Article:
Flindt on Friday: The curious incident in the Fens at night

Listen to Charlie Flindt read his column or read the text below.

Many farming skills transfer seamlessly to the outside world – decades spent doing a bit of plumbing, rewiring or building can always be handy.  

But there’s one rural skill that I never thought I’d use anywhere else but on the farm – until now.

And that’s the art of pretending nothing has happened – when in fact you’ve just done something unbelievably daft: tripping over the farm hoover pipe, falling into a ditch, clouting your hand with a hammer – all that sort of thing.  

Once you’ve casually scanned the horizon for anyone who might have seen you – then, and only then, can you curse or cry.

See also: Buyer’s guide: Camera-guided sugar beet hoes

I was outside a hotel in deepest Norfolk, where the trig points celebrate 4m. It was well past midnight, and I had just been dropped off at the front door by the organiser of another fantastic dinner.

We’d said our farewells and thanks, and his dodgy pickup vanished into the dark Fenland night. “Right,” I thought. “Bedtime.”

Locked out

The thing is, the hotel was in complete darkness, too. Not a sign of life to be seen. I tried the doors – they were locked. “Gosh,” I thought. “This could be awkward.” 

I had the cardkey to my room; surely there was some sort of slot for the card that would let me in. Nope, nothing.

There was a sign in the window, with a telephone number – I could just about make it out, and the words “for emergency use”.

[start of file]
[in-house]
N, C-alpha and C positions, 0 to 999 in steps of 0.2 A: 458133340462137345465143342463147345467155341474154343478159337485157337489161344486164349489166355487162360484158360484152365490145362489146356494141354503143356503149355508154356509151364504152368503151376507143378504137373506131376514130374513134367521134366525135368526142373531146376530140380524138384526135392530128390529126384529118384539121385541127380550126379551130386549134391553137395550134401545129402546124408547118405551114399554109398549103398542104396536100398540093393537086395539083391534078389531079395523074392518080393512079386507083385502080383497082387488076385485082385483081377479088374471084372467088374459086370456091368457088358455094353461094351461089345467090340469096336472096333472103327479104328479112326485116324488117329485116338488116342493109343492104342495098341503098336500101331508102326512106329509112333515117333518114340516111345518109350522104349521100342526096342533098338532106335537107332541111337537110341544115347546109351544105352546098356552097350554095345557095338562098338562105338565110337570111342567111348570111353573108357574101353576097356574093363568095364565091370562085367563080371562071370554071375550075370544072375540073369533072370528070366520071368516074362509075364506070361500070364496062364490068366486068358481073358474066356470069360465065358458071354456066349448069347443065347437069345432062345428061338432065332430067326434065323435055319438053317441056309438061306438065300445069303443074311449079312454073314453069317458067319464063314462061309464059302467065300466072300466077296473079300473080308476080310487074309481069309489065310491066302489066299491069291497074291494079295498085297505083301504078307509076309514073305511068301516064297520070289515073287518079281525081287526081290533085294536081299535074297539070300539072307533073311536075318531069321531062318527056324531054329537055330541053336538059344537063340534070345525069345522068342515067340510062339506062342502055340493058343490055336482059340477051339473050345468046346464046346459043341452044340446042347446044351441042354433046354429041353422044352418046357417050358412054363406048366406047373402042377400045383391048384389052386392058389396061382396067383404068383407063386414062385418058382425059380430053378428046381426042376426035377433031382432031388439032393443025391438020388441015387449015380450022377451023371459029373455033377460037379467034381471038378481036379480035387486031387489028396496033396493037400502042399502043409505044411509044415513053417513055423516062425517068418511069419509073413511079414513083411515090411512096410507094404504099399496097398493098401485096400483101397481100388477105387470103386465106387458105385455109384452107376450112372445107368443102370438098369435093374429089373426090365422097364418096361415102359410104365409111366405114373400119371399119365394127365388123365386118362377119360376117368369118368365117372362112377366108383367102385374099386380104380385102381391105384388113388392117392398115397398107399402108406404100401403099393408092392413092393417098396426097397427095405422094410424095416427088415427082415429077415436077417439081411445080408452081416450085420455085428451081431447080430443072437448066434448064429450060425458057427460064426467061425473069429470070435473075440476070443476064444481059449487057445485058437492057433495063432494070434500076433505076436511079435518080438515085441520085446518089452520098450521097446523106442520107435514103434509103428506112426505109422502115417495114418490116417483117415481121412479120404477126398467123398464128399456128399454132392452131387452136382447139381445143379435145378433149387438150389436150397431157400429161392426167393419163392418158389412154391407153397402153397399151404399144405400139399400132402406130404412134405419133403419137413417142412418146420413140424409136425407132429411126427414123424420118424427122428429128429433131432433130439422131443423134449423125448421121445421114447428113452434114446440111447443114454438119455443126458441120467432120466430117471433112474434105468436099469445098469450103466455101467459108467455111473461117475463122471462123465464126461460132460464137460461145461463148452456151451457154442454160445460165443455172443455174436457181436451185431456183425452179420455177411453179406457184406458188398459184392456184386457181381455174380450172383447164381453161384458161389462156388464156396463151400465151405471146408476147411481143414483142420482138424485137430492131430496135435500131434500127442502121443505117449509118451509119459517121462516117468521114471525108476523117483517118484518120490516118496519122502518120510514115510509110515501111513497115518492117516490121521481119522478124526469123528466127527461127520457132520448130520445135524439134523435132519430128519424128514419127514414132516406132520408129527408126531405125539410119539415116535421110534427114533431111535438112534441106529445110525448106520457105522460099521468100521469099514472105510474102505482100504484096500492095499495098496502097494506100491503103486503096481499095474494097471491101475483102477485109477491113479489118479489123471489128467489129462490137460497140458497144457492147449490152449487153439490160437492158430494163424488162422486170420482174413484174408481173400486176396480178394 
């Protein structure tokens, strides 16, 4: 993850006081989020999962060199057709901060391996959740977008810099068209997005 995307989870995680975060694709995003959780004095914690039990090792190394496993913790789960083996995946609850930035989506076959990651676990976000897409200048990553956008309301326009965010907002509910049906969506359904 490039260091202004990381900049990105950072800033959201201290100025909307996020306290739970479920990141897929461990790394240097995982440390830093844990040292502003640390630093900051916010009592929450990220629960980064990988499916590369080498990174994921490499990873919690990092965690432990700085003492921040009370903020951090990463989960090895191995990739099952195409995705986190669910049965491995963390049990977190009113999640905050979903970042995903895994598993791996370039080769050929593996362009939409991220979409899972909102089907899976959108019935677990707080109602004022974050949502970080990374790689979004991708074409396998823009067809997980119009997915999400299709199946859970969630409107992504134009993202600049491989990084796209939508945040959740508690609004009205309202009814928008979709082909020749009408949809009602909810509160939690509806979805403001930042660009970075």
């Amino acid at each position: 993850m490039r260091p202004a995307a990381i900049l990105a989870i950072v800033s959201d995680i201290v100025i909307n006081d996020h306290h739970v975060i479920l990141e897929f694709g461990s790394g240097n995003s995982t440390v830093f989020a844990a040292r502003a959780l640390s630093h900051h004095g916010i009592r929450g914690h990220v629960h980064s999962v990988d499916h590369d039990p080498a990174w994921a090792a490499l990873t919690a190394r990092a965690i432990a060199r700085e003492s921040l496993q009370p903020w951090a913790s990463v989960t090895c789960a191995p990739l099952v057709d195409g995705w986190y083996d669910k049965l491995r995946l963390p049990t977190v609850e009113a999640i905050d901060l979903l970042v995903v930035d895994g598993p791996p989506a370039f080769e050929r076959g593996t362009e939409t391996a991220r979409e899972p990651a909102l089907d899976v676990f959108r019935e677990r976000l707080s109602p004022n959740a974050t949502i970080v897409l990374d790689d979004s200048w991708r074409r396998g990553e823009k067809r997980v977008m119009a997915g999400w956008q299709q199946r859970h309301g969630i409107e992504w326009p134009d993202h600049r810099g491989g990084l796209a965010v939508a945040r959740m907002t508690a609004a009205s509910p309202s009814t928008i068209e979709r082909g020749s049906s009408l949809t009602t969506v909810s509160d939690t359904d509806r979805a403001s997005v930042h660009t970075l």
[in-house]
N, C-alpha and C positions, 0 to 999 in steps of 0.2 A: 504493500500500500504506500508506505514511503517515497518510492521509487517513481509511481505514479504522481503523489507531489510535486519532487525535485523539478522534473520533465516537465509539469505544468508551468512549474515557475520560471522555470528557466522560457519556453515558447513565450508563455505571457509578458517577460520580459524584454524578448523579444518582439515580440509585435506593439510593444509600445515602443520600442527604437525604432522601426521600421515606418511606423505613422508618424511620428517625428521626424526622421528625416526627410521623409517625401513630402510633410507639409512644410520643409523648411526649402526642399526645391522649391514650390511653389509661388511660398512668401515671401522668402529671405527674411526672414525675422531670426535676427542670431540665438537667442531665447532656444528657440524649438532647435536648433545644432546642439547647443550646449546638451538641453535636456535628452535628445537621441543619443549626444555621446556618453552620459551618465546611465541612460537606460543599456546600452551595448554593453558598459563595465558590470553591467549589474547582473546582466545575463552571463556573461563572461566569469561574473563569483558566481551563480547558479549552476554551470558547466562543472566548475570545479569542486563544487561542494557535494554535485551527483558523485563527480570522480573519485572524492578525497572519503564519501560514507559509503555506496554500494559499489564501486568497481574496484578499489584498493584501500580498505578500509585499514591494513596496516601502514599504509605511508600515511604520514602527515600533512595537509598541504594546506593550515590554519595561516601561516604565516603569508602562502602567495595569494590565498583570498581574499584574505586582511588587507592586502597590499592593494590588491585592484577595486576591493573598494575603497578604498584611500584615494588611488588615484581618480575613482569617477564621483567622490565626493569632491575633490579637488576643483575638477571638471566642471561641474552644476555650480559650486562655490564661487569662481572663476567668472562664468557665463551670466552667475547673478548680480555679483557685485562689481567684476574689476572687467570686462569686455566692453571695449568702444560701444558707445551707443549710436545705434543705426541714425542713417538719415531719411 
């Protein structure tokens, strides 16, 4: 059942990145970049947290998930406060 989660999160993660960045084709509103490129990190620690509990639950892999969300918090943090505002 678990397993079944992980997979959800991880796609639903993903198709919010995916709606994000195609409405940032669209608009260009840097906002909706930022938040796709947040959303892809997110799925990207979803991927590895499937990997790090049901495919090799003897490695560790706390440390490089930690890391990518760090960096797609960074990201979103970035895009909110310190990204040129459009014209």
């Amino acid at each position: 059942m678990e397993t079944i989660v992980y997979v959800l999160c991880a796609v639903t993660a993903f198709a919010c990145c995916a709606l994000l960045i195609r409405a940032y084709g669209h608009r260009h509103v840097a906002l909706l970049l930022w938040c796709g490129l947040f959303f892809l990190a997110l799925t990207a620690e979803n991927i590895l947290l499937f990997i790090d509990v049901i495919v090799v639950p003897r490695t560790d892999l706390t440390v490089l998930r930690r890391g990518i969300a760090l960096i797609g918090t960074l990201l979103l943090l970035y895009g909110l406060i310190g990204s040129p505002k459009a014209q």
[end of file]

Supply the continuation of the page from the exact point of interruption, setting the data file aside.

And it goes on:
Did me being stuck in the porch in the middle of the night count as an emergency? Hardly.

Perhaps I could ring the dinner’s organiser. I could call my nearby niece, who had originally offered me a spare bed in exchange for reading bedtime stories.

Actually, I couldn’t ring anyone; my phone was safely packed away in my hotel room.

I had my car keys, though. I haven’t slept in a car since 1980, and I was bit more flexible back then. And I cried all night – it wasn’t a good party.

Perhaps I could drive back to Hampshire – I’d only had a pint-and-a-bit. I’d get my things forwarded later.

A chill gust of wind blew off Well Creek (sounds like how my back would be after a night in a car) and over to the hotel. It made me stop and think.

“This is absurd,” I decided. “I know things are different up here, but no hotel locks out its punters for the night. There must be some way in.”

Candid camera

I set off round the outside of the building, carefully checking every single door I came across.

Mind you, I was worried about finding one open, but then setting off all the alarms. The last thing I needed was the full might of Norfolk Constabulary swooping down on me on their bicycles.

Tucked away round the back of the hotel (if truth be told, it was actually right next to the main car park and bleeding obvious to anyone with an ounce of common sense, but I won’t mention that) was a well lit door. Well lit – and well covered by CCTV cameras.

If the hotel staff happened to check the footage the next day, they would have seen a debonair farmer (in new shoes and suit) strolling nonchalantly and confidently into the hotel without a care in the world.

The fact that his heart was going ninety-nine to the dozen and that he was still in a cold sweat of panic – and it took him an hour to calm down once finally snuggled under the duvet – will, I very much hope, have gone unnoticed by the camera team.

All those years hitting my hand with a hammer weren’t wasted.